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As you enter in a museum for the first time, second time or third time, have you ever wondered about what the director of the museum thinks? What the director's preferred artwork is? What does the directors job consist in, how has the figure changed in the years?

We met Dr. Gianna A. Mina PhD in History of Art at the Courtauld Institute of Art (University of London), director of the Museo Vincenzo Vela in Ligornetto (Switzerland).


As director of a Federal Museum, which are in your opinion the most satisfying and exciting moments?

When the public accesses an inauguration, when it enters the room and confirms that the project we have built over many months has a meaning, and finds a response. Preferably of course when it is positive ... That is definitely the most exciting moment, the relationship between the public, the museum and the exhibition.


And instead the more complex ones?

Complexity is inherent to any major museum project. By saying complex, I do not mean negative: I think of a set of elements which require a balance that must be built whilst mounting an exhibition. Not everything can be planned in advance and some of the most exciting solutions are spontaneous.


What are the most beautiful memories related to this museum?

There are many, it would be presumptuous to crystallise those numerous memories in one. Yet I have one, which is beautiful and dates back to after the renovation of the museum by architect Mario Botta (which lasted 5 years, from 1996 to 2001), the museum was reopened in 2001 with the presence of Ruth Dreifuss, then the Minister of Culture.

Before the official act, I was sitting alone in the grand hall, sumptuously decorated with hydrangeas hanging from the balcony; a string quartet was rehearsing Puccinis Crisantemi, a magnificent piece of highly emotional music. After a long period of closure (5 years indeed) a museum was coming back to life and that was indeed a moment of great emotion. Everything seemed to be craving for an “ideal” future to come, filled with responsibility and awareness of Vincenzo Velas legacy.


Over the course of your career, how did the figure of the curator change?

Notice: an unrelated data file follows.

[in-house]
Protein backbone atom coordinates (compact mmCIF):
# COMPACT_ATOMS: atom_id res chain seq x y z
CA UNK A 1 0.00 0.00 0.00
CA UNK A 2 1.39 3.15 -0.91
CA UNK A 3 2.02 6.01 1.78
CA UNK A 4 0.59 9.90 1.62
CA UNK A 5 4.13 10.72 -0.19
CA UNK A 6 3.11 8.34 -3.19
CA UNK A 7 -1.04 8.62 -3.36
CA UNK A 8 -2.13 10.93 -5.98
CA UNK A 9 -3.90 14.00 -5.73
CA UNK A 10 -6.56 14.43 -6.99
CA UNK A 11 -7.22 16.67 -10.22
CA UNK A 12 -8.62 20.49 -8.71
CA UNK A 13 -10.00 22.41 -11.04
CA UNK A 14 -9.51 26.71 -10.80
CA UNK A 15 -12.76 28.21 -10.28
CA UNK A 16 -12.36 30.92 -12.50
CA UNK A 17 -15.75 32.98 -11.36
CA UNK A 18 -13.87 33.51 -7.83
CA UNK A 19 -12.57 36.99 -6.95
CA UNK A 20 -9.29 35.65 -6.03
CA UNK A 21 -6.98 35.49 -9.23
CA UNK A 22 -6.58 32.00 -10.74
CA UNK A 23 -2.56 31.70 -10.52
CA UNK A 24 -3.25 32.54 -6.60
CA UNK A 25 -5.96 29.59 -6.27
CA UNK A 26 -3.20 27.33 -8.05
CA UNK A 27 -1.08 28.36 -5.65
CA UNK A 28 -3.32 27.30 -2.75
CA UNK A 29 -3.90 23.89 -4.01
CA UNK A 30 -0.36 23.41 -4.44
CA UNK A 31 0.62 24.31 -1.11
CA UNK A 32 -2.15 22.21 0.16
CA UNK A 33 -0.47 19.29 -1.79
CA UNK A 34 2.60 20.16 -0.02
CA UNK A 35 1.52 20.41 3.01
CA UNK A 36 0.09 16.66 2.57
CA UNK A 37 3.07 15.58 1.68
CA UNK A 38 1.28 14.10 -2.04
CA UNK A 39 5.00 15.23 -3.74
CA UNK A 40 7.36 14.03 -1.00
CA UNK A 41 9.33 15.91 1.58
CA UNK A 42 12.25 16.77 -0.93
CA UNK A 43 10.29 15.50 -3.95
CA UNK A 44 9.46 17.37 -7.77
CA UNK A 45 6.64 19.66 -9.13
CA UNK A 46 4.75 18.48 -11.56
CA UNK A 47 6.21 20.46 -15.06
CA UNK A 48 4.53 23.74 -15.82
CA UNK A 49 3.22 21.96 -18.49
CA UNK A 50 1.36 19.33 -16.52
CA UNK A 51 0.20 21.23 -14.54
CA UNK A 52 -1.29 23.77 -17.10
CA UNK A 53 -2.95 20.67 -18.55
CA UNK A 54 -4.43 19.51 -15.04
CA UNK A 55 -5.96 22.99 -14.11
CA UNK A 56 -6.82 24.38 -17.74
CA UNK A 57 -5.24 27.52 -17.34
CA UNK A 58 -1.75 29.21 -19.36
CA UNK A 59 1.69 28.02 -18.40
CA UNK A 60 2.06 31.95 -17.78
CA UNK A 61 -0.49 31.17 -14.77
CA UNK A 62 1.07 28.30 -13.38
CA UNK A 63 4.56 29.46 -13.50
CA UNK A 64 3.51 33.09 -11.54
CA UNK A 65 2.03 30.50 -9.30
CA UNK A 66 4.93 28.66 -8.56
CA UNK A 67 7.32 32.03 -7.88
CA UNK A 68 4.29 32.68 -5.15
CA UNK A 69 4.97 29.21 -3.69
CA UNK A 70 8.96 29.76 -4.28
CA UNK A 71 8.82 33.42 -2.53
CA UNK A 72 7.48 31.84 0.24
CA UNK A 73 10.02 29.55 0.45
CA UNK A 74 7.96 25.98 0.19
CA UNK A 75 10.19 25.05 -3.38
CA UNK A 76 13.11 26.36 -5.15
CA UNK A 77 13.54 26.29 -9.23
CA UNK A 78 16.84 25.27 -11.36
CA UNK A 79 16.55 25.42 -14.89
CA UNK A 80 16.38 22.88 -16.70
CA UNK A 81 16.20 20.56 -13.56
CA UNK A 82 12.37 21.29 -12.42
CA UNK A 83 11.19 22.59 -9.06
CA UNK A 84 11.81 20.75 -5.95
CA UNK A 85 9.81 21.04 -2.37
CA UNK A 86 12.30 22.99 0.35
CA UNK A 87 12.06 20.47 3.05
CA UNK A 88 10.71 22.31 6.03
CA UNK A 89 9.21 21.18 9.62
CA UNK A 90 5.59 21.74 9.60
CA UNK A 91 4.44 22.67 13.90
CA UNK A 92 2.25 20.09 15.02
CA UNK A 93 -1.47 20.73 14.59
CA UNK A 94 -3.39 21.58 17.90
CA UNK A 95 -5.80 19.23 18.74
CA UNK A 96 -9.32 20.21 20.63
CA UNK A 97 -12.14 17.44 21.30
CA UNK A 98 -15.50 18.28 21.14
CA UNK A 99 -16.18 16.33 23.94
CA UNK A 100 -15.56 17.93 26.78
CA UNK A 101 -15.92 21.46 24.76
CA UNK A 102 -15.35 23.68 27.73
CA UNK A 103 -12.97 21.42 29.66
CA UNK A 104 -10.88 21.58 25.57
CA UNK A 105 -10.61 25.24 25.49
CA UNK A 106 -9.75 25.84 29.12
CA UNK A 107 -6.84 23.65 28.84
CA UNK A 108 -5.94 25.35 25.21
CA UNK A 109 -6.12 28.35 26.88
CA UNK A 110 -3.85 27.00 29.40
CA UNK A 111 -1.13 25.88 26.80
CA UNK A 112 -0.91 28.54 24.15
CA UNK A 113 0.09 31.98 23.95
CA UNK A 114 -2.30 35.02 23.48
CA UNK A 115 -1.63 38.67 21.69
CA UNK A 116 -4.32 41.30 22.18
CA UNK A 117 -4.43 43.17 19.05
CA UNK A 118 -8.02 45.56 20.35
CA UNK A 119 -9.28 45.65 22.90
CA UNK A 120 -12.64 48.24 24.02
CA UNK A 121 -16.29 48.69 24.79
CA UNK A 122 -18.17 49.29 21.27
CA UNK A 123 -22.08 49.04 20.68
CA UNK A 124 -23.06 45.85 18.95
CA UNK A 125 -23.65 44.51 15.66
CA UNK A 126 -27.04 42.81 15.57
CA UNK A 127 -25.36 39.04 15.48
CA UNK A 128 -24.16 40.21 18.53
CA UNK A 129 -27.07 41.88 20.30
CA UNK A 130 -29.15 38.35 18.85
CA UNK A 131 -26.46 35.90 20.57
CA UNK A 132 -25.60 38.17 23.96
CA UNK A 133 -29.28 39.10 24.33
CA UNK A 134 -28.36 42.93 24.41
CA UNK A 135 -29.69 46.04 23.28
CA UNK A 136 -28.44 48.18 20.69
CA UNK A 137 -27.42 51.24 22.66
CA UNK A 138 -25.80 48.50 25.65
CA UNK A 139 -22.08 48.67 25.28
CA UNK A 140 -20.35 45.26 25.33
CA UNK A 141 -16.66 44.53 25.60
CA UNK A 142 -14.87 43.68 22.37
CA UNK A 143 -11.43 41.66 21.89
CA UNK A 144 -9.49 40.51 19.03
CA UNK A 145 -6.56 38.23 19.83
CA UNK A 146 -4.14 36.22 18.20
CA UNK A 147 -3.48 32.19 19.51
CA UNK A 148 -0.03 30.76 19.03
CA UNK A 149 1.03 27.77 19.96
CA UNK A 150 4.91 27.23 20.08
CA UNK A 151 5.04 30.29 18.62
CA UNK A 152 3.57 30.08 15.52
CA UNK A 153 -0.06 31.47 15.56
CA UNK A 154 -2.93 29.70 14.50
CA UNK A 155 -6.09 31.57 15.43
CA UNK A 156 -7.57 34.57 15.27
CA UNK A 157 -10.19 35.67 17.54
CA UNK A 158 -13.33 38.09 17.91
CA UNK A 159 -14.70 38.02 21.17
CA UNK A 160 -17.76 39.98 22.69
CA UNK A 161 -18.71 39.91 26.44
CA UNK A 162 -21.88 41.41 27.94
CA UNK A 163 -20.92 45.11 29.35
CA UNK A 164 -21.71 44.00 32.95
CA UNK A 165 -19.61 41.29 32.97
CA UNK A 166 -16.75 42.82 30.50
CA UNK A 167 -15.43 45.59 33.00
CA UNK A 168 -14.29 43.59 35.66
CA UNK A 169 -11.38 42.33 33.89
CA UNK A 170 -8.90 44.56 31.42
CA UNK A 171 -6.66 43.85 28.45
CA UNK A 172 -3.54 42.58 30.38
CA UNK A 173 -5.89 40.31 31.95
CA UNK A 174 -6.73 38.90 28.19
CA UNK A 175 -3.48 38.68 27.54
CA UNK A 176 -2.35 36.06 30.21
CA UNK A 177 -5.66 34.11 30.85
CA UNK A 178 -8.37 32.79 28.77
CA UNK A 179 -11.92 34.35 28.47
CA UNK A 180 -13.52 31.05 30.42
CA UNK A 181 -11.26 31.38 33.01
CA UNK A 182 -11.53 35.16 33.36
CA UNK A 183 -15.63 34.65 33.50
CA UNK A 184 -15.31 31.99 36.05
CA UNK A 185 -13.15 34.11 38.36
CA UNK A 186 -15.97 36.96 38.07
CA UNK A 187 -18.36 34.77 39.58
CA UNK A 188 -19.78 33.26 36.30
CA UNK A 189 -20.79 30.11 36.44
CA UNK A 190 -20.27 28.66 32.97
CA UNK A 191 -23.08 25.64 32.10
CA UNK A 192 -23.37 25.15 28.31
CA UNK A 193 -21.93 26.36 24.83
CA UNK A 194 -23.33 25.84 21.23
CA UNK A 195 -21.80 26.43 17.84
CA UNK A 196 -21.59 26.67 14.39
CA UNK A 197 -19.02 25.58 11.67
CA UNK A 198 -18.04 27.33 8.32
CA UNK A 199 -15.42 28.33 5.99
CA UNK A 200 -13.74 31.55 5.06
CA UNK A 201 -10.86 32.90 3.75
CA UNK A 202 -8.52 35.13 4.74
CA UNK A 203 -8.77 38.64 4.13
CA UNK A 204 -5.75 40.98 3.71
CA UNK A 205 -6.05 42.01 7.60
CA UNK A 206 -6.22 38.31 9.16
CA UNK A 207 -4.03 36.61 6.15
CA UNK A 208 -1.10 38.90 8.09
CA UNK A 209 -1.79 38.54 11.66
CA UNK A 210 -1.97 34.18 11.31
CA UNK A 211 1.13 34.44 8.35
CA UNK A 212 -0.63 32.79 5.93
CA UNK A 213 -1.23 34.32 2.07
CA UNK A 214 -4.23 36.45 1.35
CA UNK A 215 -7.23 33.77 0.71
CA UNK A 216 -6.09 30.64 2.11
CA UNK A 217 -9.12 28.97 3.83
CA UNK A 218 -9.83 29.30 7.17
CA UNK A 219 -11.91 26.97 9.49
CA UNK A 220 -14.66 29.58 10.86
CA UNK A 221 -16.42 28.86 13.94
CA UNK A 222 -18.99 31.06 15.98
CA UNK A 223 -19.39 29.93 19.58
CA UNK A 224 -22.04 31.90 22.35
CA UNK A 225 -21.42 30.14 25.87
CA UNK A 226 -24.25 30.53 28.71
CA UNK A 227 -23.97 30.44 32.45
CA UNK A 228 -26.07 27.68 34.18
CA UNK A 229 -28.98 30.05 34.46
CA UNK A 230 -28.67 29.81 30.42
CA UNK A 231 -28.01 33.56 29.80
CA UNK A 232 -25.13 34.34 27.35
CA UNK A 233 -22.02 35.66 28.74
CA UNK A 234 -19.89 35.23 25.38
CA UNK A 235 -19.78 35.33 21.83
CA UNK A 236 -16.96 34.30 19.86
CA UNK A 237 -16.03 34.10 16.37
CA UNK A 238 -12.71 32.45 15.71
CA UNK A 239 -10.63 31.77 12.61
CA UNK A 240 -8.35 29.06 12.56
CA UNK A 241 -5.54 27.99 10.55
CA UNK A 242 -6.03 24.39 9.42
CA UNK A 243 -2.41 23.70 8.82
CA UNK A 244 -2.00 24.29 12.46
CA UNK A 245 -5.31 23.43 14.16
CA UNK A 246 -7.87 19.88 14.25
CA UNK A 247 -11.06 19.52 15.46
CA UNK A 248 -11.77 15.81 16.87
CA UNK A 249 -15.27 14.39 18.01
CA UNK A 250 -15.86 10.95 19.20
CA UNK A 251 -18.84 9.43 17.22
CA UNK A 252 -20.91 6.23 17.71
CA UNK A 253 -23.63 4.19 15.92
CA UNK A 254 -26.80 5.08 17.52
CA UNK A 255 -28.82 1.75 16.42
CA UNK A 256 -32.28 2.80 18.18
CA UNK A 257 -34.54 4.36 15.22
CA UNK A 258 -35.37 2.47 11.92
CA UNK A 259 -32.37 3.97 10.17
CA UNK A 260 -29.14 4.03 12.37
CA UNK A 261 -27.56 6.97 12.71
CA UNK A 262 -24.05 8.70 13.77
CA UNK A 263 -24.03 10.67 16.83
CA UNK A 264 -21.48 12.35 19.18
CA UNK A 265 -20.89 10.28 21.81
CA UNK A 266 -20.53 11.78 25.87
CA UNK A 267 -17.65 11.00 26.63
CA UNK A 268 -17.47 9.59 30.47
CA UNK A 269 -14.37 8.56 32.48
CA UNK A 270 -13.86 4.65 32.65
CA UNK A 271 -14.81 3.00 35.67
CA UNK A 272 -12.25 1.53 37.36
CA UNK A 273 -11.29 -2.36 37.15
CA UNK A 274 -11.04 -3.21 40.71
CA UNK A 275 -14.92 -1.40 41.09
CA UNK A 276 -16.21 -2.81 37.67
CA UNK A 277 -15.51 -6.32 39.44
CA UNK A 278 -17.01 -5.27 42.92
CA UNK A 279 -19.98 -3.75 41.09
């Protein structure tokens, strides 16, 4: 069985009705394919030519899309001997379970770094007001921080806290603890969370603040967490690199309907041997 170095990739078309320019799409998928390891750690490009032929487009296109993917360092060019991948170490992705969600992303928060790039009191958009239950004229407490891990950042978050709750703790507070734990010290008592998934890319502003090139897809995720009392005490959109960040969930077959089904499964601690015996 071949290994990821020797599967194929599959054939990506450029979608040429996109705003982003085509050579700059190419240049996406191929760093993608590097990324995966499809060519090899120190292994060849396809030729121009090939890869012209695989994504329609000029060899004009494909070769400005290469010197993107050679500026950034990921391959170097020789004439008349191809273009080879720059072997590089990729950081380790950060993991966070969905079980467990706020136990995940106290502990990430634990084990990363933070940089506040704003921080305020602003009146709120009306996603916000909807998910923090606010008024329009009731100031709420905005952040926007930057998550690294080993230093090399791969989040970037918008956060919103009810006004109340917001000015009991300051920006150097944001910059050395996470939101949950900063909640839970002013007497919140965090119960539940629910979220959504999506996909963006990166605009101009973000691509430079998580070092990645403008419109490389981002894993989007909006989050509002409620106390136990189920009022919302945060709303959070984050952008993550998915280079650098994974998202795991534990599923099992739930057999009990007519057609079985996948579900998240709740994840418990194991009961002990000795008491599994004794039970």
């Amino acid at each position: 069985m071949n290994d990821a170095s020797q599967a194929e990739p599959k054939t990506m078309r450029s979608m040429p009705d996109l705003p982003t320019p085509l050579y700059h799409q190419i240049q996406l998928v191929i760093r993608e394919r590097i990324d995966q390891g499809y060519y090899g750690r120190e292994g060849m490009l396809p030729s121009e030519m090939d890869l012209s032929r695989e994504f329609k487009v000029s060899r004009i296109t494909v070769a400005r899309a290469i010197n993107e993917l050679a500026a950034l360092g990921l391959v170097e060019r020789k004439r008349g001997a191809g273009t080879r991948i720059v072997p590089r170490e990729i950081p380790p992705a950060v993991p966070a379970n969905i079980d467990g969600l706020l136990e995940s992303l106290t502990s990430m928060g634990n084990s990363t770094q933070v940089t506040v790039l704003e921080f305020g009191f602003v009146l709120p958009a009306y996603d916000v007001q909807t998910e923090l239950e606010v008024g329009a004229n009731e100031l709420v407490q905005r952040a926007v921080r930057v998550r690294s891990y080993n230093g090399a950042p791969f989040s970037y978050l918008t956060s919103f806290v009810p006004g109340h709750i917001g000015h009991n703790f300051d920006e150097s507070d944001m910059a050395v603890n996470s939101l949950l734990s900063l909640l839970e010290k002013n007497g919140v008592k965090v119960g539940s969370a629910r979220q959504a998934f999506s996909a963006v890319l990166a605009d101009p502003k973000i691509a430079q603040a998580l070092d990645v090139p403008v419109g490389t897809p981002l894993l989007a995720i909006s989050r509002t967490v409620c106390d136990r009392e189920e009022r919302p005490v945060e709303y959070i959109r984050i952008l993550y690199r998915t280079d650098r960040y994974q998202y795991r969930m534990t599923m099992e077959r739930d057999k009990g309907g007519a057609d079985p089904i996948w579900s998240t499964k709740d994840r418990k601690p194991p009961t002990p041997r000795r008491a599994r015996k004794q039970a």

We must be careful to use the appropriate terms: curator is not the equivalent to director and viceversa. Sometimes both professional figures converge in one single person, as is my case; this was quite customary up to a decade ago, even in bigger institutions.  With the increasing bureaucracy, because of marketing and management processes, the director is more and more absorbed by structural tasks and less and less allowed to curate exhibitions and publications. This is a great pity, which in the long term will weaken the institutions. In smaller museum, such as ours, it is still possible to devote a minimum of time to the content, to doing research….

The curator on the contrary, has gained in visibility since the '90s, especially in the context of contemporary art and in the arts in general, a complex system made up of artists, galleries, curators in the first place, and museums, which bring artists to their rooms. Therefore, the curator is a crucial figure, who plays a powerful role.


In what does the director’s job consist in for you? And how does it relate to its artists?

It consists in knowing how to “read” the place where you work in, starting from the geography, the history and the public. Knowing whom you are talking to is important. Not every museum is alike. Museums are individuals, which cannot be interchanged.

You must know the collections, the context in which they were born and how they came to a particular museum. Collections come first, exhibitions later!

Knowing the space, knowing the collection and having the courage to imagine and to build a special relationship with the public is exciting. With time, the public gets to trust the institution and develops a bond with it, just as it does with a good friend.